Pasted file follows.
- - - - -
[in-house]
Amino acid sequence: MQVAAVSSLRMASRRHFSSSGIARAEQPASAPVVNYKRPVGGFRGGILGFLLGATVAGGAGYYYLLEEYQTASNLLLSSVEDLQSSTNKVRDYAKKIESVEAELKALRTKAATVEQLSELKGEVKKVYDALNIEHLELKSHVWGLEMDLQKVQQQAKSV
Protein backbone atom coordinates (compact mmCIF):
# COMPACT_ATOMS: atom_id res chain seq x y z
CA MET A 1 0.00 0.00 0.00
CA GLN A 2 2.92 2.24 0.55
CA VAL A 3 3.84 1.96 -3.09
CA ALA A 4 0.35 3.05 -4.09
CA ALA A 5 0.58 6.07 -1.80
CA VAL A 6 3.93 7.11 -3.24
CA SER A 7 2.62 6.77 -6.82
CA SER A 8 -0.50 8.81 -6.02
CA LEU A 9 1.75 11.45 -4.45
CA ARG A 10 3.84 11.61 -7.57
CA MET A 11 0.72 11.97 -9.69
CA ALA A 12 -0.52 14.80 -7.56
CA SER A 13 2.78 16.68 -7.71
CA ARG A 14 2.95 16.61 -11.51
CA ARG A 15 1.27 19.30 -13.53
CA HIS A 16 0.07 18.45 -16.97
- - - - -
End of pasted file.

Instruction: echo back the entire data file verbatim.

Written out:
[in-house]
Amino acid sequence: MQVAAVSSLRMASRRHFSSSGIARAEQPASAPVVNYKRPVGGFRGGILGFLLGATVAGGAGYYYLLEEYQTASNLLLSSVEDLQSSTNKVRDYAKKIESVEAELKALRTKAATVEQLSELKGEVKKVYDALNIEHLELKSHVWGLEMDLQKVQQQAKSV
Protein backbone atom coordinates (compact mmCIF):
# COMPACT_ATOMS: atom_id res chain seq x y z
CA MET A 1 0.00 0.00 0.00
CA GLN A 2 2.92 2.24 0.55
CA VAL A 3 3.84 1.96 -3.09
CA ALA A 4 0.35 3.05 -4.09
CA ALA A 5 0.58 6.07 -1.80
CA VAL A 6 3.93 7.11 -3.24
CA SER A 7 2.62 6.77 -6.82
CA SER A 8 -0.50 8.81 -6.02
CA LEU A 9 1.75 11.45 -4.45
CA ARG A 10 3.84 11.61 -7.57
CA MET A 11 0.72 11.97 -9.69
CA ALA A 12 -0.52 14.80 -7.56
CA SER A 13 2.78 16.68 -7.71
CA ARG A 14 2.95 16.61 -11.51
CA ARG A 15 1.27 19.30 -13.53
CA HIS A 16 0.07 18.45 -16.97